BRIEF REPORT: Physicians’ Initial Management of Acute Low Back Pain Versus
Influence of Sciatica
Barbara S. Webster, BSPT, PA-C,
Theodore K. Courtney, MS, CSP,
Simon Matz, MS,
David C. Christiani, MD, MPH, MS
Center for Disability Research, Liberty Mutual Research Institute for Safety, Hopkinton, MA, USA;
Quantitative Analysis Unit, Liberty Mutual
Research Institute for Safety, Hopkinton, MA, USA;
Center for Safety Research, Liberty Mutual Research Institute for Safety, Hopkinton, MA,
Department of Environmental Health, Occupational Health Program, Harvard School of Public Health, Boston, MA, USA.
BACKGROUND: Little information is available on physician character-
istics and patient presentations that may influence compliance with
evidence-based guidelines for acute low back pain.
OBJECTIVE: To assess whether physicians’ management decisions
are consistent with the Agency for Health Research Quality’s guideline
and whether responses varied with the presentation of sciatica or by
DESIGN: Cross-sectional study using a mailed survey.
PARTICIPANTS: Participants were randomly selected from internal
medicine, family practice, general practice, emergency medicine, and
occupational medicine specialties.
MEASUREMENTS: A questionnaire asked for recommendations for 2
case scenarios, representing patients without and with sciatica, re-
RESULTS: Seven hundred and twenty surveys were completed (re-
25%). In cases 1 (without sciatica) and 2 (with sciatica),
26.9% and 4.3% of physicians fully complied with the guideline, re-
spectively. For each year in practice, the odds of guideline noncompli-
ance increased 1.03 times (95% confidence interval [CI]
1.01 to 1.05)
for case 1. With occupational medicine as the referent specialty, general
practice had the greatest odds of noncompliance (3.60, 95% CI
to 7.40) in case 1, followed by internal medicine and emergency med-
icine. Results for case 2 reflected the influence of sciatica with internal
medicine having substantially higher odds (vs case 1) and the greatest
odds of noncompliance of any specialty (6.93, 95% CI
1.47 to 32.78),
followed by family practice and emergency medicine.
CONCLUSIONS: A majority of primary care physicians continue to be
noncompliant with evidence-based back pain guidelines. Sciatica dra-
matically influenced clinical decision-making, increasing the extent of
noncompliance, particularly for internal medicine and family practice.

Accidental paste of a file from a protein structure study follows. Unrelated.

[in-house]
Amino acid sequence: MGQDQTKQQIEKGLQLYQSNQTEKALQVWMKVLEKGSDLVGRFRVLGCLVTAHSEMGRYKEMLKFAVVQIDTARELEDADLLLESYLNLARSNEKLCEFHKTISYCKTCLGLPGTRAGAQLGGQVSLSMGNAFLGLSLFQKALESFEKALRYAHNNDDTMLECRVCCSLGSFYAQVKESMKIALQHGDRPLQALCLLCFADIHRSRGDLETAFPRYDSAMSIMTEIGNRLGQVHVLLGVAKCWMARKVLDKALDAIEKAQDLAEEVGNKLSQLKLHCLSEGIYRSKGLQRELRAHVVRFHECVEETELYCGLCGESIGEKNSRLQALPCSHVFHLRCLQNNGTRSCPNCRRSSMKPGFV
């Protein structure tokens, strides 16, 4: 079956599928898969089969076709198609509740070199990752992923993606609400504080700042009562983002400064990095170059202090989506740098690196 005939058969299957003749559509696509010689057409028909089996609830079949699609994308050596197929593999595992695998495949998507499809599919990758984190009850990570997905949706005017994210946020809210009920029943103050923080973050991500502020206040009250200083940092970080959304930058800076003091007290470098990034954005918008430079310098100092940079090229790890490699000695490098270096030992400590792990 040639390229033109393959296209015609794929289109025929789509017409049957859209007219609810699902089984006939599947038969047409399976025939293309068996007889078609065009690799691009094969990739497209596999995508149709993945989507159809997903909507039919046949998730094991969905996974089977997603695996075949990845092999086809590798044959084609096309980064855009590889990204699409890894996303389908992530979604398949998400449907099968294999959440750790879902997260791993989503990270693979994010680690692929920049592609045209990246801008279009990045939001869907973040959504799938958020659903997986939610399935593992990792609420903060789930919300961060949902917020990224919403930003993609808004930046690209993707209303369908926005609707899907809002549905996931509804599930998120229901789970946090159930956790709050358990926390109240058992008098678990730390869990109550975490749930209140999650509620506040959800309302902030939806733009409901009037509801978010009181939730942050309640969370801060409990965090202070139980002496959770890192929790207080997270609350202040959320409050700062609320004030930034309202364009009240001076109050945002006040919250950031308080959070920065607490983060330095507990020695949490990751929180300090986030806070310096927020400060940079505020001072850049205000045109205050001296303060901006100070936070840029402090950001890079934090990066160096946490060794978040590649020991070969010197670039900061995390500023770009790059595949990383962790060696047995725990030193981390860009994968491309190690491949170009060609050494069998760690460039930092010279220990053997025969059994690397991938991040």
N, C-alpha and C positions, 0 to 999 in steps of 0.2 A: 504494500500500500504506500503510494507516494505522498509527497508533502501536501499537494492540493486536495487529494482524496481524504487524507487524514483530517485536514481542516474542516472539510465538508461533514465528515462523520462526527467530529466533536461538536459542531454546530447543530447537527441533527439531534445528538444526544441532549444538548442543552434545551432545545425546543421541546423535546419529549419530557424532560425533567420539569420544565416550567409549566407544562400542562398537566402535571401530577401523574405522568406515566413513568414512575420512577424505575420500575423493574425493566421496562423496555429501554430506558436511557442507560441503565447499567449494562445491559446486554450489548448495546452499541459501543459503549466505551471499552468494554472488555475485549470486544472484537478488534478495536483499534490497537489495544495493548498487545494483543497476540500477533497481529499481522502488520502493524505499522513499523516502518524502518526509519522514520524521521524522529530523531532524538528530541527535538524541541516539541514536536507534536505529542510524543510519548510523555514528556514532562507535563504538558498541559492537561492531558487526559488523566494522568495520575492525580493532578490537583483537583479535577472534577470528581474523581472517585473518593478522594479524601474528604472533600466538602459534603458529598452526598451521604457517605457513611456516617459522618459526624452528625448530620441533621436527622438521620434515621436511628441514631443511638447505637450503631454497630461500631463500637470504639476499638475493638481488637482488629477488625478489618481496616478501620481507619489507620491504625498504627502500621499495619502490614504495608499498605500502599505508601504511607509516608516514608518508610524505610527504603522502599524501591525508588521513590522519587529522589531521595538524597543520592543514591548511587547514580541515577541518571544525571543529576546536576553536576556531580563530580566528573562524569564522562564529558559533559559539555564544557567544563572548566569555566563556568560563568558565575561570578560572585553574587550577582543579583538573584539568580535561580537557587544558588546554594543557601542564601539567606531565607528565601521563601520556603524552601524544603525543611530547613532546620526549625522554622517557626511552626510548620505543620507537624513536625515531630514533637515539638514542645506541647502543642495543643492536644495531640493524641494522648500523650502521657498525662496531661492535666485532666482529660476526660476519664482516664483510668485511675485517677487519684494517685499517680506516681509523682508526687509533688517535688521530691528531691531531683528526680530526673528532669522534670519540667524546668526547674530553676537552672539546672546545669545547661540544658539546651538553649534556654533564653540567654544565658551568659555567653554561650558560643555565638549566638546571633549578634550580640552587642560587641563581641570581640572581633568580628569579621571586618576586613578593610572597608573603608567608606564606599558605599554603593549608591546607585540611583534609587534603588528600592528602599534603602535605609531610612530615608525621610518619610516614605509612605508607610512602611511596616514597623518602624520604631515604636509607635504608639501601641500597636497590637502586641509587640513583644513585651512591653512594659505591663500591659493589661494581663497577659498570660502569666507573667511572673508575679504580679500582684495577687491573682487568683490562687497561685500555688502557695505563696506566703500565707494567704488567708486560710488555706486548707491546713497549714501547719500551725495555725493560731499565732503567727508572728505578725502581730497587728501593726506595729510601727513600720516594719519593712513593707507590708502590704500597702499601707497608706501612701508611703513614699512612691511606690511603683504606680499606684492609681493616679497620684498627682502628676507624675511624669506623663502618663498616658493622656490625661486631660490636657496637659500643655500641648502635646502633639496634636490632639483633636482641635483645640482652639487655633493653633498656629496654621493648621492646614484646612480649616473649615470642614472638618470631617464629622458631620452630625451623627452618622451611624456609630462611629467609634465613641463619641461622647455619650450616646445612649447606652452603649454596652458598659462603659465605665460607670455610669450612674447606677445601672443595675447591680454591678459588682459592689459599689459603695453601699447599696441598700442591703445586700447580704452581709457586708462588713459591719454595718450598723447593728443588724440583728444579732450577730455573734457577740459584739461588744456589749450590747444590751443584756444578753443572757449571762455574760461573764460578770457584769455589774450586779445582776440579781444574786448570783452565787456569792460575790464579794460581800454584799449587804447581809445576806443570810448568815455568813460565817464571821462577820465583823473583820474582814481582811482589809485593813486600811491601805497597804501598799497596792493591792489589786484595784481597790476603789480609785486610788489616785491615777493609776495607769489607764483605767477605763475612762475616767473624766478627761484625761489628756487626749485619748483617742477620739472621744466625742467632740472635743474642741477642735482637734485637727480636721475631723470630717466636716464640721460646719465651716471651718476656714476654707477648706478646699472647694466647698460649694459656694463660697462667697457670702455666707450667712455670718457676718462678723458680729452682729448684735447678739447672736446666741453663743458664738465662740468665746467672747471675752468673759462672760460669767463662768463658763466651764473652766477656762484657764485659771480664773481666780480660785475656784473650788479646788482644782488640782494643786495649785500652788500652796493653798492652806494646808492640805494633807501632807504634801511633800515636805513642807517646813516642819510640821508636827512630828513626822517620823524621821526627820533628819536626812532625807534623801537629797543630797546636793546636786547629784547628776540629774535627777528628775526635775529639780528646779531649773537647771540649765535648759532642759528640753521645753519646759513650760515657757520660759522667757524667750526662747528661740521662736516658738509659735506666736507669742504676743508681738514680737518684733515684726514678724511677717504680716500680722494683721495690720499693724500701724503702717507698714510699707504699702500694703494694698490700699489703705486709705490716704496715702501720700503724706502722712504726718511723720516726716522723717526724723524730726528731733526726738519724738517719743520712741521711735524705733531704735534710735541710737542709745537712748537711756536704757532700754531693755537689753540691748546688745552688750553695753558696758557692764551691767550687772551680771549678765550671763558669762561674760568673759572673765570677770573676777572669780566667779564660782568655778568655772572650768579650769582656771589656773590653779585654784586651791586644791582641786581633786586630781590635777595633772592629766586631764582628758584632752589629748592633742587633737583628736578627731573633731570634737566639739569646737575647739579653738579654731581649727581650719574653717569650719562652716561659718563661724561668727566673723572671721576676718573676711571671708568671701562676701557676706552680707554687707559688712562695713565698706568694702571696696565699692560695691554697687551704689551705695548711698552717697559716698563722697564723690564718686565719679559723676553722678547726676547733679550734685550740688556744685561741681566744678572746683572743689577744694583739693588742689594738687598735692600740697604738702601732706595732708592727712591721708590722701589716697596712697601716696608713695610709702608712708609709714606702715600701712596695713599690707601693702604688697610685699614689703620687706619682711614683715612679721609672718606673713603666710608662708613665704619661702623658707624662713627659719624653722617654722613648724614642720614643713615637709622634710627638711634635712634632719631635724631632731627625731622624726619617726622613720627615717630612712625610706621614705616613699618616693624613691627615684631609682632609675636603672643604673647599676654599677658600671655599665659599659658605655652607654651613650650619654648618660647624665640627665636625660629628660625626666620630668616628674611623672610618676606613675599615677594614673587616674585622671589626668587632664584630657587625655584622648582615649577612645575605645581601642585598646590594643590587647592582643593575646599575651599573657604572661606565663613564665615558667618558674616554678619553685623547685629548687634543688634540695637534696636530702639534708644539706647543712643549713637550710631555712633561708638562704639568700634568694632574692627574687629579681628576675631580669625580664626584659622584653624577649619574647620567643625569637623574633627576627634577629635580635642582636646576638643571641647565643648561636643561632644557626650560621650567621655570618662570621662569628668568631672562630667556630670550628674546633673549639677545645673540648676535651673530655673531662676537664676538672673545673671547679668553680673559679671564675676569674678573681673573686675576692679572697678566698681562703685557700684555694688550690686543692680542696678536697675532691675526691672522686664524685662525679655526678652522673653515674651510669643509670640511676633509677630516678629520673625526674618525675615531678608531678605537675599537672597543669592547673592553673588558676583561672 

Physicians’ misunderstanding of sciatica’s natural history and belief
that more intensive initial management is indicated may be factors un-
derlying the observed influence of sciatica.
KEY WORDS: back pain; guidelines; practice variation; clinical vi-
gnette; decision making.
J GEN INTERN MED 2005; 20:1132–1135.
ow back pain affects up to 80% of the working population
during their lifetime and is the second most common rea-
son for physician visits
and for work disability.
accounts for an estimated $25 billion in annual medical costs
in the United States.
Factors related to the extensive burden of back pain may
include variations in physicians’ clinical management as the
etiology of back pain is unclear.
Clinical practice guidelines
have been systematically developed to improve health care
quality and reduce ineffective treatments. A number of evi-
dence-based guidelines for the clinical management of acute
back pain in primary care have been published since the first
including the Agency for Healthcare Research and
Quality (AHRQ, previously named the Agency for Health Care
Policy and Research) guideline in 1994.
More recent guide-
lines are based on newer evidence but have similar diagnostic
and therapeutic recommendations to the AHRQ guideline.
All guidelines recommend an initial evaluation to identify
the approximately 5% of patients who present with ‘‘red flags.’’
Red flags are those findings that suggest significant pathology
(i.e., vertebral fracture, tumor, infection, cauda equina syn-
drome, or serious nonspinal conditions) that require diagnos-
tic studies and/or specialty referral as part of initial
After ruling out such serious conditions, cases are cate-
gorized as nonspecific back pain or sciatica (approximately
85% and 5% of cases, respectively). Disabling symptoms are
expected to resolve in up to 90% of patients within the first
month, including over 50% of those with sciatica.
line intent is to change the care focus for both categories of
back pain from pain relief to improved activity tolerance, and
to limit unnecessary diagnostic and clinical treatment inter-
ventions during this period.
Despite the proliferation of evidence-based back pain
guidelines, prior studies, based on chart reviews or physician
surveys, found a lack of consensus and compliance with
However, these studies were based either on a small
sample size, a single specialty group, or were completed more
than a decade ago. This study’s purpose was to assess the ex-
tent to which the clinical decision-making in a more recent,
national sample of primary care physicians was consistent
with the guideline, and whether responses varied with the
presentation of sciatica or by physician characteristics.
Received for publication May 10, 2005
and in revised form June 13, 2005
Accepted for publication June 20, 2005
The Liberty Mutual Research Institute for Safety is owned and
operated by the Liberty Mutual Insurance Company. The Institute con-
ducts original scientific investigations into the causes and prevention of
job-related injuries and disability. All research is published in peer-re-
viewed journals in science, engineering, or medicine.
Conference: Presented in part in a poster at the Montreal Interna-
tional Forum V for Primary Care Research on Low-Back Pain, May 2002.
Address correspondence and reprint requests to Webster: Liberty Mu-
tual Research Institute for Safety, Center for Disability Research, 71
Frankland Road, Hopkinton, MA 01748 (e-mail: barbara.webster@liber-